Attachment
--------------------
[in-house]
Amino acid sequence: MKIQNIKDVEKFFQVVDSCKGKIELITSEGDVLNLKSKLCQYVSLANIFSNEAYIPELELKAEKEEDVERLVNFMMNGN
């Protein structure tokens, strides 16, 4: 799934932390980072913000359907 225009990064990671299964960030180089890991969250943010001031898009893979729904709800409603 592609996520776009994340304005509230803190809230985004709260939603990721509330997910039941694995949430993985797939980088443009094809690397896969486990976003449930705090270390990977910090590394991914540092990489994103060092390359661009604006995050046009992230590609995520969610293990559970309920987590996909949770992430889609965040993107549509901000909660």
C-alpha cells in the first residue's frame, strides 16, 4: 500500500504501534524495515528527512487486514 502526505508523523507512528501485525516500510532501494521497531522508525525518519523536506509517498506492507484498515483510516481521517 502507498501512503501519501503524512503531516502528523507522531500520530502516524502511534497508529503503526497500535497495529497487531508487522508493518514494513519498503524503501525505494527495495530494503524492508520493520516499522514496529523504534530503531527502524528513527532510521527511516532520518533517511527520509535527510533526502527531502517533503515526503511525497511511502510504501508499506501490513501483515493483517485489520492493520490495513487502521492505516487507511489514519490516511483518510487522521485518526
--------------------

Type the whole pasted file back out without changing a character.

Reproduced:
[in-house]
Amino acid sequence: MKIQNIKDVEKFFQVVDSCKGKIELITSEGDVLNLKSKLCQYVSLANIFSNEAYIPELELKAEKEEDVERLVNFMMNGN
């Protein structure tokens, strides 16, 4: 799934932390980072913000359907 225009990064990671299964960030180089890991969250943010001031898009893979729904709800409603 592609996520776009994340304005509230803190809230985004709260939603990721509330997910039941694995949430993985797939980088443009094809690397896969486990976003449930705090270390990977910090590394991914540092990489994103060092390359661009604006995050046009992230590609995520969610293990559970309920987590996909949770992430889609965040993107549509901000909660």
C-alpha cells in the first residue's frame, strides 16, 4: 500500500504501534524495515528527512487486514 502526505508523523507512528501485525516500510532501494521497531522508525525518519523536506509517498506492507484498515483510516481521517 502507498501512503501519501503524512503531516502528523507522531500520530502516524502511534497508529503503526497500535497495529497487531508487522508493518514494513519498503524503501525505494527495495530494503524492508520493520516499522514496529523504534530503531527502524528513527532510521527511516532520518533517511527520509535527510533526502527531502517533503515526503511525497511511502510504501508499506501490513501483515493483517485489520492493520490495513487502521492505516487507511489514519490516511483518510487522521485518526